Let me be the first to state that while I don’t believe that a dog can “feel” guilt, it can demonstrate behaviors that emulate what a human would call a guilty behavior. The conclusions of the article (read the article here) are incredibly open ended, and leave room for a great deal of confusion.
While this article highlights the fact that dogs may exhibit a reaction that humans equate to “Guilty Feelings”, it doesn’t really get to the root of the stimulus/response question. Why do dogs hang their heads when we come home and they have done something “Bad”?
This act of remorse is a learned response that is triggered by a true dog emotion: Self preservation. Other studies have shown a different side of this.
How to Make Your Dog Act Guilty
If a dog is scolded when it’s owner returns home after the dog tears through a trash bag, the dog is very likely to act remorsefully the next time the owner comes home and finds trash strewn about the home.
In this example researchers spread trash around for the dog, to make it appear that the dog tore the trash apart although the dog did not get into the trash at all. The conclusion? The dog has learned to react to the sight of the trash, and isn’t acting guilty it just knows that when trash is spread around the house and you come home, he’s going to be in trouble. Even if he isn’t responsible.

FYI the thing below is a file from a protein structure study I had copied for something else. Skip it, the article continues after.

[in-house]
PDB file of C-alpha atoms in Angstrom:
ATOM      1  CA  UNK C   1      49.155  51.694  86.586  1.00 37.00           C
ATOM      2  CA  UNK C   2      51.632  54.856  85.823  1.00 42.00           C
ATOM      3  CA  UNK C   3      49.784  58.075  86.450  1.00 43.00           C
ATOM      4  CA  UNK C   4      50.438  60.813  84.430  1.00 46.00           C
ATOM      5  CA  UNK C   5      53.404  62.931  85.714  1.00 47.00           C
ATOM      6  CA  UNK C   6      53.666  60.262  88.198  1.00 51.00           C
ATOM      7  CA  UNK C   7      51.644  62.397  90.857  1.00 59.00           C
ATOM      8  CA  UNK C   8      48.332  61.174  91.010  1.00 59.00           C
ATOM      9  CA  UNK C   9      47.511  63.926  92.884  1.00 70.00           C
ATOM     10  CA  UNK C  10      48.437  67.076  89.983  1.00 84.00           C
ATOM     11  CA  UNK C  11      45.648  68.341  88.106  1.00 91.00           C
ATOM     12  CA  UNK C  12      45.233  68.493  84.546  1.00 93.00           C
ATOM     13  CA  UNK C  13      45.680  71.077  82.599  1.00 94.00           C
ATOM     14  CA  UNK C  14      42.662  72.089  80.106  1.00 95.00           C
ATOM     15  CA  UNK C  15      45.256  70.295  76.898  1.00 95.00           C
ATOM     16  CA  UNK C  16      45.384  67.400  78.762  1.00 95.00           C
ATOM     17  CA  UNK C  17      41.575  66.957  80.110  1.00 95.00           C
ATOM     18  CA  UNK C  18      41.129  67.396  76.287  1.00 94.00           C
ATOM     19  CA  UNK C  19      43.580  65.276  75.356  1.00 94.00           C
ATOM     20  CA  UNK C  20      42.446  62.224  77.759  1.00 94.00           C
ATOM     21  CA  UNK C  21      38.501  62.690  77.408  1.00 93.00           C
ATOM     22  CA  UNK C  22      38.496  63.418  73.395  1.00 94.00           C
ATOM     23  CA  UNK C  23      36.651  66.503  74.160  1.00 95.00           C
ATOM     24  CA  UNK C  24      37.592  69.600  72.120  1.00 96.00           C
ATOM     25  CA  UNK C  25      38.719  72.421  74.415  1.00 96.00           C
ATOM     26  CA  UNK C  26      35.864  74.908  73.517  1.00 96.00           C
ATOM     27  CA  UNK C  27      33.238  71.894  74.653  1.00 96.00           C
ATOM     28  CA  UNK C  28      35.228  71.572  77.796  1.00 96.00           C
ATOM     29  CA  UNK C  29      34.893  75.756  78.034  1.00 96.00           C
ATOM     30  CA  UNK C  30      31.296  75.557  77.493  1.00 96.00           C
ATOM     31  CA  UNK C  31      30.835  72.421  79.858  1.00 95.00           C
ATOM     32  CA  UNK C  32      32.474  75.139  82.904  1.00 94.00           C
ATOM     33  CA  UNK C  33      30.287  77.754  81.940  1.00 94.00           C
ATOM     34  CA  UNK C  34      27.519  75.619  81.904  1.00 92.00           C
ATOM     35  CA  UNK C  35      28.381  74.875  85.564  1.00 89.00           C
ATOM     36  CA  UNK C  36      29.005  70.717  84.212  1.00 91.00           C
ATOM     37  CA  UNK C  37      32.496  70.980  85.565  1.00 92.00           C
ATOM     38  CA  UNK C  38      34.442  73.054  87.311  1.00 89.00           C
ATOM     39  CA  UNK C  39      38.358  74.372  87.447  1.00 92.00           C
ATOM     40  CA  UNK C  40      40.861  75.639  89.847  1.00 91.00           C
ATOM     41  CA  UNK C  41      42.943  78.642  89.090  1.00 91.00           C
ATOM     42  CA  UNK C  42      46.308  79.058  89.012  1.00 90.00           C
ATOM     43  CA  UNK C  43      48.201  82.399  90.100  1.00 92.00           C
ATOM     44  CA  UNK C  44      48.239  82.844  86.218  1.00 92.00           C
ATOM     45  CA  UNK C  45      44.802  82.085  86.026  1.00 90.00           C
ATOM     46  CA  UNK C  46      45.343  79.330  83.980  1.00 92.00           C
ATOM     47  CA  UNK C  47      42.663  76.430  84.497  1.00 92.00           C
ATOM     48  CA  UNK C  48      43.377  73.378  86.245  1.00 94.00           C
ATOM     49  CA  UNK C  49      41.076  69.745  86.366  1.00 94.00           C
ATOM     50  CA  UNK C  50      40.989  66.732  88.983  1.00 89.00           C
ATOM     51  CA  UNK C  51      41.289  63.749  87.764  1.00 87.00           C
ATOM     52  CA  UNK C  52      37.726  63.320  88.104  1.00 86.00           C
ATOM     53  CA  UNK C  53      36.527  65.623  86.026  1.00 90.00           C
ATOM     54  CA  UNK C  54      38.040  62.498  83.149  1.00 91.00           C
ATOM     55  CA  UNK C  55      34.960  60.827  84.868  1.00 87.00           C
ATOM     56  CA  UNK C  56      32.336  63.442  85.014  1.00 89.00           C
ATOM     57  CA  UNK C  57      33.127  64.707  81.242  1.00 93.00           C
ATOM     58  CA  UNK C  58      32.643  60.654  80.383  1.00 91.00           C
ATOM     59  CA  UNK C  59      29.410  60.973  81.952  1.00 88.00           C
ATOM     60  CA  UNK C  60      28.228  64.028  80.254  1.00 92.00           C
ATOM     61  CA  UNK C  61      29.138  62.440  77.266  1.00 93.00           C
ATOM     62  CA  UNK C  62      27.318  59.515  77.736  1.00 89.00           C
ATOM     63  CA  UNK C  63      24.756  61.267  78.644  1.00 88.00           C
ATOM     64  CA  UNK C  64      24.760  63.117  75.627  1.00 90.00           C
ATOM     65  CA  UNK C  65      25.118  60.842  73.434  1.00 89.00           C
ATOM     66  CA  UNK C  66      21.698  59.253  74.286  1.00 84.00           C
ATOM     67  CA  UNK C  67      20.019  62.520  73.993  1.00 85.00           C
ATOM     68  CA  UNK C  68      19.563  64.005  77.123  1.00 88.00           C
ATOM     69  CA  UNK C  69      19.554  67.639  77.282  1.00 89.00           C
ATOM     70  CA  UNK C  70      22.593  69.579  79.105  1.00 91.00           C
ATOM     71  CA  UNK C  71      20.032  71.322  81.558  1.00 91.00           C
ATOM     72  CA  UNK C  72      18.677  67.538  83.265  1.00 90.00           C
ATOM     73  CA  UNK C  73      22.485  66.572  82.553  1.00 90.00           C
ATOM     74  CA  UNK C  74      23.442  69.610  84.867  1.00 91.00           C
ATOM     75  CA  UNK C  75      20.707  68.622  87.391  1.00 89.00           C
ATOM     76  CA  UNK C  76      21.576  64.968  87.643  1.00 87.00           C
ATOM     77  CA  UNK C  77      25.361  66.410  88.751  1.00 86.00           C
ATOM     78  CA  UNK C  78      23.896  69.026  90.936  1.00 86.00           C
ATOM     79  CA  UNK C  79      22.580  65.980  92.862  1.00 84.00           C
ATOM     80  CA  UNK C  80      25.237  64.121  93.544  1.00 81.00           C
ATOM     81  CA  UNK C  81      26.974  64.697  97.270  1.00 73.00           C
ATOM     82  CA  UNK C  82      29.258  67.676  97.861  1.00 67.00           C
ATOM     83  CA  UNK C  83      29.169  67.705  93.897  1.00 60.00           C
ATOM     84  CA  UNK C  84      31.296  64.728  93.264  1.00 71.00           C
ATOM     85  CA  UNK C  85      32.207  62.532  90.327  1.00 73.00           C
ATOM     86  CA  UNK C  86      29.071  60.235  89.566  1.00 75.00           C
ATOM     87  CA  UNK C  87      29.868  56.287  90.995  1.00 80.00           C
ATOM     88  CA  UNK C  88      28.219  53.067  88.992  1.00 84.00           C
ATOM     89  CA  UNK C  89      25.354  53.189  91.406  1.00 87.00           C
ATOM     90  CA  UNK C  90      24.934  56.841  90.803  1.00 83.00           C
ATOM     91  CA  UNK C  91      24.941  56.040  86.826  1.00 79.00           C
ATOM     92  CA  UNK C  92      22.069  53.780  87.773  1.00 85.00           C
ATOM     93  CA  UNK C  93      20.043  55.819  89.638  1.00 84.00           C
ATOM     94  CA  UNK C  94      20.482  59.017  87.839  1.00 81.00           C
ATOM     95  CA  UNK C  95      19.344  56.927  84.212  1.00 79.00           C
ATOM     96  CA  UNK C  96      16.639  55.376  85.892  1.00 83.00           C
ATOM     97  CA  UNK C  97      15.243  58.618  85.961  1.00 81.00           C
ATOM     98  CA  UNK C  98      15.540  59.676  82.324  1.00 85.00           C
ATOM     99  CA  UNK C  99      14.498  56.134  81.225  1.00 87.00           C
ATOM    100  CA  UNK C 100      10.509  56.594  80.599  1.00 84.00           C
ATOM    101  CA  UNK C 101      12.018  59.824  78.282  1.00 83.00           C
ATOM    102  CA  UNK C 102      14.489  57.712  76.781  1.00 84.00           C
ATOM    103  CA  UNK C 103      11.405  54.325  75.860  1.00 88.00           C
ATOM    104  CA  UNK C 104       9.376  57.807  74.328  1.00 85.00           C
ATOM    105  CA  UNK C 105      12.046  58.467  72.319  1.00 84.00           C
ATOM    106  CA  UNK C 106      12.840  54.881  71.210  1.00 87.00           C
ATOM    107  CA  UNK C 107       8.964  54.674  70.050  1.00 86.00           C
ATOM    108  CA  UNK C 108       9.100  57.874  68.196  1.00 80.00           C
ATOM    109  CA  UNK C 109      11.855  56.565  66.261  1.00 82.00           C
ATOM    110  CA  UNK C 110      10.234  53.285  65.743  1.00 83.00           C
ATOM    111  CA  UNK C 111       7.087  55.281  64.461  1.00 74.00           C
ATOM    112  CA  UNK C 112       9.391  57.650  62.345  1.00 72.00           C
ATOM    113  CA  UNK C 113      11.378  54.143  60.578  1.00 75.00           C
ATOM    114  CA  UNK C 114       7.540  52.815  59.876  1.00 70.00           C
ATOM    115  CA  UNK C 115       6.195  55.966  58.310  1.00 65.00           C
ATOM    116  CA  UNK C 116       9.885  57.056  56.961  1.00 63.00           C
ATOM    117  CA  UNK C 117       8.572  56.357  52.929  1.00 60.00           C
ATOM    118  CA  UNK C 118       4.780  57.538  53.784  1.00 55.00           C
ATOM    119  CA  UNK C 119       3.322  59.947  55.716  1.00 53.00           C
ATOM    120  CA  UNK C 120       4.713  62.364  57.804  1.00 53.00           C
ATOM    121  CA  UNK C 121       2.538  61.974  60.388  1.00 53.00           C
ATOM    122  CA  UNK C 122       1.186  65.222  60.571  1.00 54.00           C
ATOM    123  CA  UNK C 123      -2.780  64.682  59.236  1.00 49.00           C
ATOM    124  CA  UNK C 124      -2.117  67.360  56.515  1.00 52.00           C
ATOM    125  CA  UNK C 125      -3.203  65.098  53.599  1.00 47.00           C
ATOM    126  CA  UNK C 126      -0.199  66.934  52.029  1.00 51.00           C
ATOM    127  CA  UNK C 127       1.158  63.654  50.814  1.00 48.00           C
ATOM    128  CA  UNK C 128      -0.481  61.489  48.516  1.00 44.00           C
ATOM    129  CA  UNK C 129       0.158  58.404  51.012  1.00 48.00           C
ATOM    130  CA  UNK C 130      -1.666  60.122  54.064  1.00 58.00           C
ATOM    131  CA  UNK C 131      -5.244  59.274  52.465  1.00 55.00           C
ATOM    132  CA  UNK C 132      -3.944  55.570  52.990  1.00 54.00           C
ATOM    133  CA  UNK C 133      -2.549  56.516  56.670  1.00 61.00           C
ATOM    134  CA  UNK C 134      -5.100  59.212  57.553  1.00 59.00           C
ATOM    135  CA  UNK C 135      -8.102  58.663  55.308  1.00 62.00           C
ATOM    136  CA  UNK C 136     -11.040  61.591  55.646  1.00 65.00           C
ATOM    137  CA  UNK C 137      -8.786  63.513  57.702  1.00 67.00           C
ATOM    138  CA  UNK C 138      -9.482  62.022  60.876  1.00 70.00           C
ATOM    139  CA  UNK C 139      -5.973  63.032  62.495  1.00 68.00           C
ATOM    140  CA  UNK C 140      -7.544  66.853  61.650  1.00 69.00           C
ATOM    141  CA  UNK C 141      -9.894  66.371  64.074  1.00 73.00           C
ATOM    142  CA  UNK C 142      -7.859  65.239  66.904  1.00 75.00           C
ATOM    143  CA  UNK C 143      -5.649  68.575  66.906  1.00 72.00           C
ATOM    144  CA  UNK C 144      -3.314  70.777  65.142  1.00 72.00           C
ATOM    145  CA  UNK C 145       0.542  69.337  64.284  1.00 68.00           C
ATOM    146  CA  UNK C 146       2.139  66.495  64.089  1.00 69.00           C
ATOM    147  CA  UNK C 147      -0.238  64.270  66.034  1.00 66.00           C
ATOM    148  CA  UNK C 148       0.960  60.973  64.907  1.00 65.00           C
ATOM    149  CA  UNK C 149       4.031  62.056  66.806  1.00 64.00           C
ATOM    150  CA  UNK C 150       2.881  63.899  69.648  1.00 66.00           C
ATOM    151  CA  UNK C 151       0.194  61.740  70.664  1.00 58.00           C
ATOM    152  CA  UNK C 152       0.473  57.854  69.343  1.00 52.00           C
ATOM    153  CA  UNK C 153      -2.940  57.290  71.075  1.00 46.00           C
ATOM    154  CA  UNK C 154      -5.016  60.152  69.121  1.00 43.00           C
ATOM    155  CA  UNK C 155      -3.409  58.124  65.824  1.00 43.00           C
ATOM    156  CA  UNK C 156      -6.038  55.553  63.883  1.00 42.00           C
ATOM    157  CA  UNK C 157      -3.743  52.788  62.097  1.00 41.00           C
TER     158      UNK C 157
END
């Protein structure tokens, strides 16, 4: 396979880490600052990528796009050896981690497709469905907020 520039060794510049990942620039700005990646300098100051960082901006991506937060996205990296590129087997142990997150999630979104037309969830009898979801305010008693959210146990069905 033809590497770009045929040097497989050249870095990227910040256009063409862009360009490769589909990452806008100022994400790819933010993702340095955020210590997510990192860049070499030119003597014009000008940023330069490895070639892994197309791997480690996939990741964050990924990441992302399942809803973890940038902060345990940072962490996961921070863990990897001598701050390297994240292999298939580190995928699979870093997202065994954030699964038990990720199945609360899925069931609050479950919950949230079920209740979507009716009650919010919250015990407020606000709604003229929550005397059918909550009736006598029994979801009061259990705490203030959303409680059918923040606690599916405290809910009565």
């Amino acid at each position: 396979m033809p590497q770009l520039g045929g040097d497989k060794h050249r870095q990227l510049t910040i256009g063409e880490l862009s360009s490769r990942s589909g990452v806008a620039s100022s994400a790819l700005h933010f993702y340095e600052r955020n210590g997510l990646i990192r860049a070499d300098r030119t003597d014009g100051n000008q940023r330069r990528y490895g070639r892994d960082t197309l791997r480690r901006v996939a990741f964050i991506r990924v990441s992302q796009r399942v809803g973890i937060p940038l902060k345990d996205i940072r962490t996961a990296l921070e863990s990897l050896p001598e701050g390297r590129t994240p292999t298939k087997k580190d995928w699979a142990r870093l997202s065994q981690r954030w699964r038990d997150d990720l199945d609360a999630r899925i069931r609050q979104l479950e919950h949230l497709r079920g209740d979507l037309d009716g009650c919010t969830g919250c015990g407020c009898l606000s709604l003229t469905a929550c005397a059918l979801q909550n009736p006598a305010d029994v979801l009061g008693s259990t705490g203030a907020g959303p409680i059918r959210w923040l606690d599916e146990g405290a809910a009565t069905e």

Training Your Dog Without Using Guilt
Keep in mind that you have 1.3 seconds to catch a dog doing something right or wrong for them to link your response to their action.
Ask your dog to sit for you and put a treat in their mouth within 1.3 seconds and you’ve just rewarded them for sitting on command. However, if you take 2 seconds to reward them, you are now reinforcing their current behavior… Most likely the sit stay.
Catch a dog digging in the trash, and you can correct them for that to change his future behavior. Catch him hours (or just 2 seconds) after the fact, and now you’re correcting for whatever he’s doing in the moment. i.e. standing in the middle of the trash.This is an important distinction for anyone who actually wants to train their dog not to eat from the trash can, as opposed to a dog that “looks guilty” after it does.
Conclusion: Can Dogs Feel Guilty?
The article does a nice job of creating some intriguing thoughts. But it doesn’t really address this question so much as suggest that dogs may demonstrate behaviors that emulate a guilty complex. Much more research will need to be done before we can throw away years of research that shows dogs can’t express guilt. Don’t let it confuse the larger issue when it comes to actually training your dog. You must catch your dog getting it right or wrong in the moment. Anything longer than 1.3 seconds, and the moment is gone!
Your comments and questions are always welcome. Thanks!